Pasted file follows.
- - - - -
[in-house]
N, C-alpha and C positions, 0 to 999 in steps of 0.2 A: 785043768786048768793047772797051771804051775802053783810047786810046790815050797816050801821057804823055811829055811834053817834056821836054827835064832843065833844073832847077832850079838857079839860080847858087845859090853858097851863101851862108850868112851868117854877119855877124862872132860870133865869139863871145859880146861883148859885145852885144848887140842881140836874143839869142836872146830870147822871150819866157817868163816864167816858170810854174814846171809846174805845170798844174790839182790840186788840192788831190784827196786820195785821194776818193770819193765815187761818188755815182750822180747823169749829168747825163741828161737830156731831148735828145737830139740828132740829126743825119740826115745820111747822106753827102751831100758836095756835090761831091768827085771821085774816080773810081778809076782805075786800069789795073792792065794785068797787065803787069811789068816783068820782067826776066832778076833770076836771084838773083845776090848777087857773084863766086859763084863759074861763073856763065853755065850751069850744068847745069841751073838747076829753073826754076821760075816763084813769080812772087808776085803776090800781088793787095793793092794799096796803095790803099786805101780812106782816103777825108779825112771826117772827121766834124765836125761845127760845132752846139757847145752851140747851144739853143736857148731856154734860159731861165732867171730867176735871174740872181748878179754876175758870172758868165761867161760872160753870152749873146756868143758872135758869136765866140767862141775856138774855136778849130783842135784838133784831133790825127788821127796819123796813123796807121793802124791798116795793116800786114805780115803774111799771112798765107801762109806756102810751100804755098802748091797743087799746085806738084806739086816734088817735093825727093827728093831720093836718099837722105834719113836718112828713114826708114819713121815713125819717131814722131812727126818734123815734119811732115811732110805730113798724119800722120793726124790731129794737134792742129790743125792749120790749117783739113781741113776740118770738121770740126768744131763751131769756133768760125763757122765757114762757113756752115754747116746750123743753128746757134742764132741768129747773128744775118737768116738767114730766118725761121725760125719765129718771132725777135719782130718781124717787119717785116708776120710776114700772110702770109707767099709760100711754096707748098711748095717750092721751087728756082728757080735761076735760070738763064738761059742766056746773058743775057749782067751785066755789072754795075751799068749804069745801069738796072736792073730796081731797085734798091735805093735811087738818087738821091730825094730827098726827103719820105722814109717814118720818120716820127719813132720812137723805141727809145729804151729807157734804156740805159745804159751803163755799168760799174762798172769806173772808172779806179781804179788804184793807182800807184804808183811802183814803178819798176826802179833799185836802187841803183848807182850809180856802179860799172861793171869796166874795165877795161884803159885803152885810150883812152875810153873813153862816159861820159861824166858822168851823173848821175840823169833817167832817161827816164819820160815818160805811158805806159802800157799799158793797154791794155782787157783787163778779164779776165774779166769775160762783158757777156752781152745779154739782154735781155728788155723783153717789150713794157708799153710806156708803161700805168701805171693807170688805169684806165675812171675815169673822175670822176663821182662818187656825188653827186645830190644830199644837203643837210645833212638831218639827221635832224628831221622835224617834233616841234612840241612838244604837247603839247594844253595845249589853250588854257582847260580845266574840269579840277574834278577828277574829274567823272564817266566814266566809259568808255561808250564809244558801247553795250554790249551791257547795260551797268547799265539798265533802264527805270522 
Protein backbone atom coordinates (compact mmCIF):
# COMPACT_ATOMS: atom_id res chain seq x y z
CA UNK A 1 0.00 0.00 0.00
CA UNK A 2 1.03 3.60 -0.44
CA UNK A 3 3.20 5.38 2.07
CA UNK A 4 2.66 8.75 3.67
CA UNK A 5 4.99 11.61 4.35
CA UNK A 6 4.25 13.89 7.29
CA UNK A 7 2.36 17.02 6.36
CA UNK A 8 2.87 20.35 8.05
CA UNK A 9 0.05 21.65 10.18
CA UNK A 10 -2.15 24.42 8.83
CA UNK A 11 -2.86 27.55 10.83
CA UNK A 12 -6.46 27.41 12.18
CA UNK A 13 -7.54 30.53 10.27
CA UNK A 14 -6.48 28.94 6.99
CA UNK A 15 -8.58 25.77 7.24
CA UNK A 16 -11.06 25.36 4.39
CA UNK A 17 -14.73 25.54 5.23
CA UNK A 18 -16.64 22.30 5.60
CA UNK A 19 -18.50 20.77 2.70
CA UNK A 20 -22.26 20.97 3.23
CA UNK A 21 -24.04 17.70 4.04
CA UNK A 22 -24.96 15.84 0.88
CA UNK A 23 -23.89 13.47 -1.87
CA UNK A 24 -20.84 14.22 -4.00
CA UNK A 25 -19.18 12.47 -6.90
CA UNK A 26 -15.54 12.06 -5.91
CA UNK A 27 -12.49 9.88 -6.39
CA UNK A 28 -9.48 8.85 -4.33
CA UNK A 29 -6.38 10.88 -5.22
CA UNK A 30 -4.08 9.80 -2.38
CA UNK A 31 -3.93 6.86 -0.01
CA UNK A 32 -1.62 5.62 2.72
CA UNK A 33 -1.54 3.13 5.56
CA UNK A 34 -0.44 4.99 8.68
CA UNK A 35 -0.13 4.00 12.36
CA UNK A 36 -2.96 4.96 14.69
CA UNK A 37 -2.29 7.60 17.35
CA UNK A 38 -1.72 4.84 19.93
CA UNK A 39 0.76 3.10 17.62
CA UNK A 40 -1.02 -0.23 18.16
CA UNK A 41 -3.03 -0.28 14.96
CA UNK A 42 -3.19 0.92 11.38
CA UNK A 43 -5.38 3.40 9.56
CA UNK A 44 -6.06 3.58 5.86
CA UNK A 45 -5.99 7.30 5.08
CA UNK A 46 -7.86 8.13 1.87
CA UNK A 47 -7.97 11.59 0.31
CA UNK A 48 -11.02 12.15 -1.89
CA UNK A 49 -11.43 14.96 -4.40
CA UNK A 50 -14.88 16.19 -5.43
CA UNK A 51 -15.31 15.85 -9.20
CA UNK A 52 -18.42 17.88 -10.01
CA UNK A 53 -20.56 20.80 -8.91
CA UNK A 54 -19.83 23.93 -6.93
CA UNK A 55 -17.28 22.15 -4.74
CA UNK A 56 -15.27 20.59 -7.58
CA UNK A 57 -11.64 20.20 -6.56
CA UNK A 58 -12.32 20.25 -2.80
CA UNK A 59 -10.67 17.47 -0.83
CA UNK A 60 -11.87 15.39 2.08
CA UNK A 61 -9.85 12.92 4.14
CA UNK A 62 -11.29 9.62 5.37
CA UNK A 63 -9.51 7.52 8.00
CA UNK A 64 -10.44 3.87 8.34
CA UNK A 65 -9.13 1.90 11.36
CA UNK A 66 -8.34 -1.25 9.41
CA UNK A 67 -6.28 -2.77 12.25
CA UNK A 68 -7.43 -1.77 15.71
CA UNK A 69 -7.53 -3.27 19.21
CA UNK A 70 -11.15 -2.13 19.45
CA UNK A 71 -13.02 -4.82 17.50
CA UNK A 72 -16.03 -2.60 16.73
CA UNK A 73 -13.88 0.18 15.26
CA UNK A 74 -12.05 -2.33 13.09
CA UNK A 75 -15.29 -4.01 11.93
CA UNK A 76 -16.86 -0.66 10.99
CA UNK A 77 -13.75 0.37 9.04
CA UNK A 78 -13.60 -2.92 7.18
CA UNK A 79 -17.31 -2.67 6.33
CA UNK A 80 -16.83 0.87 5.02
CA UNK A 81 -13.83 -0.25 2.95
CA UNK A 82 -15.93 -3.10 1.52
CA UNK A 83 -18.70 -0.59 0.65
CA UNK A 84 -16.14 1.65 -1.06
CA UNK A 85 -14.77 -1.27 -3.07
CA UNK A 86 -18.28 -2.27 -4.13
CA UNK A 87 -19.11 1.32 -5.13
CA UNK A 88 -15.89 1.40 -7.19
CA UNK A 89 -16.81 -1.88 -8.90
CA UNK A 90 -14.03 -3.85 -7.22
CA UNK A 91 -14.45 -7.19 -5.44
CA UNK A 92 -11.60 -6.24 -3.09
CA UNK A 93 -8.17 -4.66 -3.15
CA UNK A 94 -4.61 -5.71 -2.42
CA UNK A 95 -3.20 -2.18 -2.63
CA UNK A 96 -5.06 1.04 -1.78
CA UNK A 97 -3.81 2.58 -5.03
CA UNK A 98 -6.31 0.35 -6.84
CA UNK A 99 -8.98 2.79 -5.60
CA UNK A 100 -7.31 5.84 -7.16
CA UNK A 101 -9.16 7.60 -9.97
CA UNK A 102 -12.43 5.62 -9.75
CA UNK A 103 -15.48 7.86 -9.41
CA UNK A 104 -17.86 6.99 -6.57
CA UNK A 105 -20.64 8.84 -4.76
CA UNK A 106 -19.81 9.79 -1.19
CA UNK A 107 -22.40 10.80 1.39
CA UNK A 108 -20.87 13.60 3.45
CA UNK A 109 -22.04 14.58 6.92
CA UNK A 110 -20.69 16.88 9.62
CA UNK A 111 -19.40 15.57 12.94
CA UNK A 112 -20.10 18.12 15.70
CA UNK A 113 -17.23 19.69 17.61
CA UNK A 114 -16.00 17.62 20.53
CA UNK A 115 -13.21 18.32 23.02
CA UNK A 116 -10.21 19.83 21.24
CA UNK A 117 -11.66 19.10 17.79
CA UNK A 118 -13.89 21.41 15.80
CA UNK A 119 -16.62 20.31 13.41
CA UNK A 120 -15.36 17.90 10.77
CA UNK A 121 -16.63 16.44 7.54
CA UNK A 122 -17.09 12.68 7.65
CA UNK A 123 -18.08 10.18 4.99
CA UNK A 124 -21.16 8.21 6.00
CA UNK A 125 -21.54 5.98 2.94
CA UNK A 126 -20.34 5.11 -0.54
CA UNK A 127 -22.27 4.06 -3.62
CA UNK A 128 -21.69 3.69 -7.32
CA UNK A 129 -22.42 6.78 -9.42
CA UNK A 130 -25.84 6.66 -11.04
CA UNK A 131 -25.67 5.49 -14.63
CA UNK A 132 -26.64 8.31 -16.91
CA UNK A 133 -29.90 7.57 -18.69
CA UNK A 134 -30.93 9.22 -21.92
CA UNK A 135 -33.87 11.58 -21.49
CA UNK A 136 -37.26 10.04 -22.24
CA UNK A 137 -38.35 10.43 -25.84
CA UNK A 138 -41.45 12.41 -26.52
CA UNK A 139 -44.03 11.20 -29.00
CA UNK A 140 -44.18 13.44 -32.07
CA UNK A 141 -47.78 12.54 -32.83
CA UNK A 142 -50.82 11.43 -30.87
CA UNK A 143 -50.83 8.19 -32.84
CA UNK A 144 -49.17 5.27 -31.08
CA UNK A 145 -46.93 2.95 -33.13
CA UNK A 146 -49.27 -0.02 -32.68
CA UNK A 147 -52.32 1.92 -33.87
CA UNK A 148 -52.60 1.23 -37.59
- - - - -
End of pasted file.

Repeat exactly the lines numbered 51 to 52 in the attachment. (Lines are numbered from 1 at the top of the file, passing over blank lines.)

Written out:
CA UNK A 47 -7.97 11.59 0.31
CA UNK A 48 -11.02 12.15 -1.89